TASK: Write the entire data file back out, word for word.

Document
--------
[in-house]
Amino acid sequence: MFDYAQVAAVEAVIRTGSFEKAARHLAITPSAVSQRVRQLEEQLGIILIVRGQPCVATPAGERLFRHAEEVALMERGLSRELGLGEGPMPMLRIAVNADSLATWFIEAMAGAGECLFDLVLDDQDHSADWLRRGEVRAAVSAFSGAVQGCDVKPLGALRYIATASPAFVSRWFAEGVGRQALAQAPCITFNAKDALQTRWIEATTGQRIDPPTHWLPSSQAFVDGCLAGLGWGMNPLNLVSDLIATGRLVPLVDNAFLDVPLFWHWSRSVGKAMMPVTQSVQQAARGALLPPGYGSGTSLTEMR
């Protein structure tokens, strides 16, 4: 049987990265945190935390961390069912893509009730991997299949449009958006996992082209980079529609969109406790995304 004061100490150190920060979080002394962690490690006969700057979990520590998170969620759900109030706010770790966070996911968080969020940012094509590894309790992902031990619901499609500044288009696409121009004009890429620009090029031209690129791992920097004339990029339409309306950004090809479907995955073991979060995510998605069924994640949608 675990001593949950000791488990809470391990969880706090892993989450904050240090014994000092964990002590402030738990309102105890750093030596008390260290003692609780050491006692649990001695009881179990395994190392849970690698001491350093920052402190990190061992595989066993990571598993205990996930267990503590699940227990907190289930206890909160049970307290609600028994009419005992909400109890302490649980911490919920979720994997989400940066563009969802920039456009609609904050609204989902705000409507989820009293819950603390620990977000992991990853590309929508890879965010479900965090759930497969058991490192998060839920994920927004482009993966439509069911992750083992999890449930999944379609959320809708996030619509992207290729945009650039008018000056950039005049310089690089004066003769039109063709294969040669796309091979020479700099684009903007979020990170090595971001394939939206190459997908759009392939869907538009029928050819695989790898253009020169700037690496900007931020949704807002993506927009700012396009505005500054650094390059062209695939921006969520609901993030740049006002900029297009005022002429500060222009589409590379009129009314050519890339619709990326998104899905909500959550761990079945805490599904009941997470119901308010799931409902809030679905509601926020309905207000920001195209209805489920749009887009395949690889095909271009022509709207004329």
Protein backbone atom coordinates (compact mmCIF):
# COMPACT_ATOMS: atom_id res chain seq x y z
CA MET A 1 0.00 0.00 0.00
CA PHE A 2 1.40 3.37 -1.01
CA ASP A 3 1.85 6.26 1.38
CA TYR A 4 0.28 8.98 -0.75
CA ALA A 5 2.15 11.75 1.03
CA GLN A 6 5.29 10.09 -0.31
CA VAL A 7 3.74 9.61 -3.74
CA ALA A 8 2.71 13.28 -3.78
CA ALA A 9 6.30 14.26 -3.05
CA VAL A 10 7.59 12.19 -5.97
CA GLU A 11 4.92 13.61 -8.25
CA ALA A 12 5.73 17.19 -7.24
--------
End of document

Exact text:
[in-house]
Amino acid sequence: MFDYAQVAAVEAVIRTGSFEKAARHLAITPSAVSQRVRQLEEQLGIILIVRGQPCVATPAGERLFRHAEEVALMERGLSRELGLGEGPMPMLRIAVNADSLATWFIEAMAGAGECLFDLVLDDQDHSADWLRRGEVRAAVSAFSGAVQGCDVKPLGALRYIATASPAFVSRWFAEGVGRQALAQAPCITFNAKDALQTRWIEATTGQRIDPPTHWLPSSQAFVDGCLAGLGWGMNPLNLVSDLIATGRLVPLVDNAFLDVPLFWHWSRSVGKAMMPVTQSVQQAARGALLPPGYGSGTSLTEMR
């Protein structure tokens, strides 16, 4: 049987990265945190935390961390069912893509009730991997299949449009958006996992082209980079529609969109406790995304 004061100490150190920060979080002394962690490690006969700057979990520590998170969620759900109030706010770790966070996911968080969020940012094509590894309790992902031990619901499609500044288009696409121009004009890429620009090029031209690129791992920097004339990029339409309306950004090809479907995955073991979060995510998605069924994640949608 675990001593949950000791488990809470391990969880706090892993989450904050240090014994000092964990002590402030738990309102105890750093030596008390260290003692609780050491006692649990001695009881179990395994190392849970690698001491350093920052402190990190061992595989066993990571598993205990996930267990503590699940227990907190289930206890909160049970307290609600028994009419005992909400109890302490649980911490919920979720994997989400940066563009969802920039456009609609904050609204989902705000409507989820009293819950603390620990977000992991990853590309929508890879965010479900965090759930497969058991490192998060839920994920927004482009993966439509069911992750083992999890449930999944379609959320809708996030619509992207290729945009650039008018000056950039005049310089690089004066003769039109063709294969040669796309091979020479700099684009903007979020990170090595971001394939939206190459997908759009392939869907538009029928050819695989790898253009020169700037690496900007931020949704807002993506927009700012396009505005500054650094390059062209695939921006969520609901993030740049006002900029297009005022002429500060222009589409590379009129009314050519890339619709990326998104899905909500959550761990079945805490599904009941997470119901308010799931409902809030679905509601926020309905207000920001195209209805489920749009887009395949690889095909271009022509709207004329």
Protein backbone atom coordinates (compact mmCIF):
# COMPACT_ATOMS: atom_id res chain seq x y z
CA MET A 1 0.00 0.00 0.00
CA PHE A 2 1.40 3.37 -1.01
CA ASP A 3 1.85 6.26 1.38
CA TYR A 4 0.28 8.98 -0.75
CA ALA A 5 2.15 11.75 1.03
CA GLN A 6 5.29 10.09 -0.31
CA VAL A 7 3.74 9.61 -3.74
CA ALA A 8 2.71 13.28 -3.78
CA ALA A 9 6.30 14.26 -3.05
CA VAL A 10 7.59 12.19 -5.97
CA GLU A 11 4.92 13.61 -8.25
CA ALA A 12 5.73 17.19 -7.24